Old, lead drinking water pipes have been found in various Amsterdam neighbourhoods, with houses in Zuid and the center of Amsterdam adding to properties in the Noord and Oost that had already been identified with this health risk. As reported by Het Parool newspaper, the newly identified houses include property managed by the housing corporations Stadgenoot, Ymere and De Key. Lead was used extensively for the water supply before the Second World War. We now know that lead in drinking water is especially harmful to young children, negatively influencing their learning ability and in the elderly it increases the risk of cardiovascular disease. Since 1960 lead was no longer permitted in drinking water pipes due to the health hazards, and many were removed. However, it’s estimated that lead pipes remain in more than 100,000 homes, including owner-occupied and private rental homes. A private drinking water test can cost more than a hundred euros but one resident in West arranged for a test company to pick up bulk water samples from her neighbourhood at one location, at a discount. From 56 samples, only one provided a concerning result; 51 micrograms per liter.

In January the Amsterdam gemeente announced a new requirement for buyers of new build houses to actually live in their house and not immediately rent it out. The consultation procedure for the new  measure has now started. According to alderman Laurens Ivens, this so-called self-housing obligation is intended to protect the housing market against buy-to-let investors, especially as there is a housing shortage in the city. Rental to immediate family remains possible. An exception also applies to residents of Amsterdam who are temporarily staying abroad. Also, owners are allowed to rent out their house as social housing, with a maximum rent of 1027 euros per month. According to De Nederlandsche Bank, one in five homes sold in Amsterdam is now in the hands of investors. A similar requirement for buyers of existing houses is not possible without national legislation, so for now it only applies to new-build properties.

The suspicious package left outside a Jewish restaurant in Amsterdam, sparking a major security scare, did not contain explosives, police have confirmed. The Amstelveenseweg was sealed off and locals urged to leave the area while explosives experts checked out the box … The HaCarmel first hit the headlines at the end of 2017 when a Palestinian man smashed its main window. According to a spokesman for the family who own the restaurant, this is the fourth incident in two years. (Read more on this story at DutchNews.nl.)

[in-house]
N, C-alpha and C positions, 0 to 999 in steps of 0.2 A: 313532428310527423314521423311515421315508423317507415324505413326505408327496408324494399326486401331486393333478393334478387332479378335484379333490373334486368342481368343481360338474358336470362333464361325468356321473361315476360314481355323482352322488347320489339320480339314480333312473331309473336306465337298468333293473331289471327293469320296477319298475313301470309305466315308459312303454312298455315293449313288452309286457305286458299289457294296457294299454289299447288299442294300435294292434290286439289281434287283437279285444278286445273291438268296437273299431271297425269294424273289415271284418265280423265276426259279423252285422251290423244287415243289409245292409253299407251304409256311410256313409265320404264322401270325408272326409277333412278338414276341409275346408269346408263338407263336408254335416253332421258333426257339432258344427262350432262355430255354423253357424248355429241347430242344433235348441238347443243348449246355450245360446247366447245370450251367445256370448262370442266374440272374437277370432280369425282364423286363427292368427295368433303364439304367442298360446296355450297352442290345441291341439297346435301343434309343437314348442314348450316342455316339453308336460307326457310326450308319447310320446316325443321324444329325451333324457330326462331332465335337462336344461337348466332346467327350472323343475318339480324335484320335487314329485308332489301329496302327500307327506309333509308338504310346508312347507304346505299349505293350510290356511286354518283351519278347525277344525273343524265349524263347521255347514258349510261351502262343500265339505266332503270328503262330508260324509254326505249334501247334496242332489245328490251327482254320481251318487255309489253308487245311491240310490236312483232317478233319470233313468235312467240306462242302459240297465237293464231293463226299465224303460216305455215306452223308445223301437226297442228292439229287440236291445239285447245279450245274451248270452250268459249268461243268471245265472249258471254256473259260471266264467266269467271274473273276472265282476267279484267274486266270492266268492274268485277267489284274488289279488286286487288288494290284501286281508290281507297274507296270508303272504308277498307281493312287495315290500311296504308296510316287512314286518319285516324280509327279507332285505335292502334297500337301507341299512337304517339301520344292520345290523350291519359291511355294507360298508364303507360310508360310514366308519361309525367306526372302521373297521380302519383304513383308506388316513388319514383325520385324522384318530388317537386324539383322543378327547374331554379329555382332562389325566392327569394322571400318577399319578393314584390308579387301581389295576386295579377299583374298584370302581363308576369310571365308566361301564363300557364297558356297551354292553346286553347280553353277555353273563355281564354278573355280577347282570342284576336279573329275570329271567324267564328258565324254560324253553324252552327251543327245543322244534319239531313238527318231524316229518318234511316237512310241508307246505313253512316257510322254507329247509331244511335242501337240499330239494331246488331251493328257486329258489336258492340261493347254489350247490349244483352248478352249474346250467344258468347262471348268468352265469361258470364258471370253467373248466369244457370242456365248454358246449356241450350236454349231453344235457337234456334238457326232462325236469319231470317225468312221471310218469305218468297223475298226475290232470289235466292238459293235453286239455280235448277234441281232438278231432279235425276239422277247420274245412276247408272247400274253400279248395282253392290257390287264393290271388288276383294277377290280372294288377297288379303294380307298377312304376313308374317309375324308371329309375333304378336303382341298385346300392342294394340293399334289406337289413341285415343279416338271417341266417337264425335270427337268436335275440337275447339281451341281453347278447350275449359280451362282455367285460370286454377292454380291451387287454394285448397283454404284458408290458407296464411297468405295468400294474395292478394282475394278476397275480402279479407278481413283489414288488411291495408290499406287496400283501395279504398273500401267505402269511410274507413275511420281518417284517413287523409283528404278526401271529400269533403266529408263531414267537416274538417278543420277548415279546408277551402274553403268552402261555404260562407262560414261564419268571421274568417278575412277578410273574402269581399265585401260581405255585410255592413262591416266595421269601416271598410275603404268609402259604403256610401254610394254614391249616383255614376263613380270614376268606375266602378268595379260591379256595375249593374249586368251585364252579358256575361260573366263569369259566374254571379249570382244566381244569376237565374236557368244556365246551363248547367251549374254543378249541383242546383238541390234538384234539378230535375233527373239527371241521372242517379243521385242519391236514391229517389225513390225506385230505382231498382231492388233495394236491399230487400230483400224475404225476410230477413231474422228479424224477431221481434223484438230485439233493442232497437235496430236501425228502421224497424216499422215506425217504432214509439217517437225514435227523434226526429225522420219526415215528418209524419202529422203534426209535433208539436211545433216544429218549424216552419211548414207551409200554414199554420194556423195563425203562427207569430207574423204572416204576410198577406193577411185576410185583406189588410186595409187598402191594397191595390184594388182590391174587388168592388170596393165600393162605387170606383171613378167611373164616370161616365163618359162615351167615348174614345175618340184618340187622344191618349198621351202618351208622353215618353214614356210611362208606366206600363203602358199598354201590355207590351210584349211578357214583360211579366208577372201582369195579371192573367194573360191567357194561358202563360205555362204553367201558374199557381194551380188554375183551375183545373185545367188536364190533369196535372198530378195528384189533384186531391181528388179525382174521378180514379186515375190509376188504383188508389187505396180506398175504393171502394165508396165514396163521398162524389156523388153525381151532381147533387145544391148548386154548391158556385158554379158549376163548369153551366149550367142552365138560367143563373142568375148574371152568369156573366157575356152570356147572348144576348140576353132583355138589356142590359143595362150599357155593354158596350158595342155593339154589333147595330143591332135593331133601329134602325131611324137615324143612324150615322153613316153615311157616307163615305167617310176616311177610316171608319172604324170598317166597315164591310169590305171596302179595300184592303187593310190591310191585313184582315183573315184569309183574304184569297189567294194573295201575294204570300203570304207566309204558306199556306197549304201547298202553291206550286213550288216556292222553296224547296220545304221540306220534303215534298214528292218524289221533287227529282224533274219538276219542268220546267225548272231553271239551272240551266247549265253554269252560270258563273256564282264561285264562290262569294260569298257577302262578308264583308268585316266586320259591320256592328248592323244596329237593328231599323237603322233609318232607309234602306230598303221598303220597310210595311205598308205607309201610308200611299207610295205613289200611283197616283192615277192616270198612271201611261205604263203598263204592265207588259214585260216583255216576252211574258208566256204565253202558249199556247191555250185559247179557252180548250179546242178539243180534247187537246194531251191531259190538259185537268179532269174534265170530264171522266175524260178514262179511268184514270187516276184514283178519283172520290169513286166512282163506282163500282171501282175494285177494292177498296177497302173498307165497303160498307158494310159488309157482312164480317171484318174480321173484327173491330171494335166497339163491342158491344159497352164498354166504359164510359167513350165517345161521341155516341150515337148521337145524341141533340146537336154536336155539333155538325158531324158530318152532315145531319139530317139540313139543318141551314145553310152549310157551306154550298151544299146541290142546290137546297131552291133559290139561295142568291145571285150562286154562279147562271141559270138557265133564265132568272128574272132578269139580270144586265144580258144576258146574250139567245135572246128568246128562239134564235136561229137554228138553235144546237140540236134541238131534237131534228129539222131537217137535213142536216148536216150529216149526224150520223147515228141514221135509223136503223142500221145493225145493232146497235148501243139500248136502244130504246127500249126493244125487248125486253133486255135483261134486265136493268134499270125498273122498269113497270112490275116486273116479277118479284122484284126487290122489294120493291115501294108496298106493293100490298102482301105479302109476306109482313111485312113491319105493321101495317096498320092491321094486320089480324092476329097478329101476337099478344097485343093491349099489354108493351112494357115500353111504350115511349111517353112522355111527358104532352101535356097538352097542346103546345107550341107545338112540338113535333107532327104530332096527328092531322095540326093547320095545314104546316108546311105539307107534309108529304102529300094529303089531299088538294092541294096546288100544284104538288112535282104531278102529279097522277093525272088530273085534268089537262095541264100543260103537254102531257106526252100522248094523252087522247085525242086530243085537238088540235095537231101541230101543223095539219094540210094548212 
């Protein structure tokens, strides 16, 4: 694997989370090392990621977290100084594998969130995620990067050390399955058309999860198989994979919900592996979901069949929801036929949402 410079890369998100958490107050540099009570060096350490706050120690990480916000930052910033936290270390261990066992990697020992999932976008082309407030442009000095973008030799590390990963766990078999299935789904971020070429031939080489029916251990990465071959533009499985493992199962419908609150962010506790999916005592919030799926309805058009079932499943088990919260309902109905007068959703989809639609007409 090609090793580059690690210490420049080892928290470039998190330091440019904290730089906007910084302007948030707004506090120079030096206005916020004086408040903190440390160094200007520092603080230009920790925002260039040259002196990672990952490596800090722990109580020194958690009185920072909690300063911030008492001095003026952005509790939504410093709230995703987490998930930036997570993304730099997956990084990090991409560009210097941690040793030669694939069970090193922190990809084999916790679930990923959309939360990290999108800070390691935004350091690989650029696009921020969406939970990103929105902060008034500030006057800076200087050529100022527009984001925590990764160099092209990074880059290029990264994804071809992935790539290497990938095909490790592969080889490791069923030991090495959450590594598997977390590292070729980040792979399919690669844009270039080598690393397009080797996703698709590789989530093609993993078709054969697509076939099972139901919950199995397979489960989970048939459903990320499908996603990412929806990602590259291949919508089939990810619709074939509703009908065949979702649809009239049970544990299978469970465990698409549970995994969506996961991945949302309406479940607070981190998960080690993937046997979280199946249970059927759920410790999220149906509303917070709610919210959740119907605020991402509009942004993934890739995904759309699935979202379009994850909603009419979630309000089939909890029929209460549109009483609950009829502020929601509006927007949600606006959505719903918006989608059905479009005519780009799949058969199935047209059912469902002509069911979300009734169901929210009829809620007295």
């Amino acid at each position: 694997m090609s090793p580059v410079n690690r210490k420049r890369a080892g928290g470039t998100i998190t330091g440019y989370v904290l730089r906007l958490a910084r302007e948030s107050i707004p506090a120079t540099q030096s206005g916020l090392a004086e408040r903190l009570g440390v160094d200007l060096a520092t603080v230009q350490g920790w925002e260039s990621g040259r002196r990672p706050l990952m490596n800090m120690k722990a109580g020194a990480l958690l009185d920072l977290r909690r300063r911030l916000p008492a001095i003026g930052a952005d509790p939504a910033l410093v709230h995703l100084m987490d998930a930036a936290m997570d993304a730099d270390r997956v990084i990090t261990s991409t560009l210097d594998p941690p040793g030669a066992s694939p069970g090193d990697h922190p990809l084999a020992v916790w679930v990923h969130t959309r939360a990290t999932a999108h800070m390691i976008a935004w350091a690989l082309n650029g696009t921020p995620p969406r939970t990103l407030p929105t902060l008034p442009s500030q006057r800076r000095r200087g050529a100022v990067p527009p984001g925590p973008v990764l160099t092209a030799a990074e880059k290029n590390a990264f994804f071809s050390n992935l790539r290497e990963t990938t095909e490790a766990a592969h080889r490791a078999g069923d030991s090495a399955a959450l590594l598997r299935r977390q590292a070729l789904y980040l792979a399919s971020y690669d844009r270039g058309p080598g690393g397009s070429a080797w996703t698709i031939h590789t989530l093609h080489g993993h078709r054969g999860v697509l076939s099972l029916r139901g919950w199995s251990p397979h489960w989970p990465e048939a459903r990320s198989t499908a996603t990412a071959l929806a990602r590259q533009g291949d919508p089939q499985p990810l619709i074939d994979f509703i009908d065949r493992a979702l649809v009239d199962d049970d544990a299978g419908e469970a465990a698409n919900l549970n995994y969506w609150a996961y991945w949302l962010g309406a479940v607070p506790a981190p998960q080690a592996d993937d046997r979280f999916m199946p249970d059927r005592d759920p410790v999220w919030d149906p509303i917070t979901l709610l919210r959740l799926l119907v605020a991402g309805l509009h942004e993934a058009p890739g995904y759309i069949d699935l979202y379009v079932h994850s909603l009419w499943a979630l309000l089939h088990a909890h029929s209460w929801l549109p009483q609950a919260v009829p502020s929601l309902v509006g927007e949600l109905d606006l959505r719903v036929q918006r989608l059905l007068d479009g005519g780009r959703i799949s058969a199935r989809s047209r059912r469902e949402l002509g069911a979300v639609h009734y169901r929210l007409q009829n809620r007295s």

A letter bomb was delivered to the Hotel Okura in the Ferdinand Bolstraat on 3 January. The day before this, letters with explosives had been delivered to other companies in Amsterdam (at the Victoria Hotel and a gas station), as well as companies in Rotterdam and Utrecht. According to a report from Het Parool, a team including an explosives expert were on site at the Okura Hotel, which did not have to be evacuated. The letter was found in the mail room and was not opened as staff had recognised the style of the letter from the previous day’s news. The letter is being further investigated by the Netherlands Forensic Institute (NFI). All letters are from the same sender. The letters mentioned the Rotterdam collection agency CIB as the sender, but it appears that the company is not involved in the case. PostNL says that they have protocols for dealing with this situation. The police suspect that there are more letters in circulation, but they are unclear how many. They warn people who receive a letter with a bulge in it and a sticker with the logo of the CIB not to open it and to call 112 immediately. The advice remains that if you leave the letter intact, it will not explode. The letter usually only becomes dangerous when you open it. But if the letter does explode, this can cause serious physical injury.

 

 

NB Ever wanted to be a news reader? We’re looking for volunteer news correspondents for online and radio. Get in touch with us at info@broadcastamsterdam.nl.

 

Sources: Het Parool / AT5 / NLtimes.nl / Dutchnews.nl.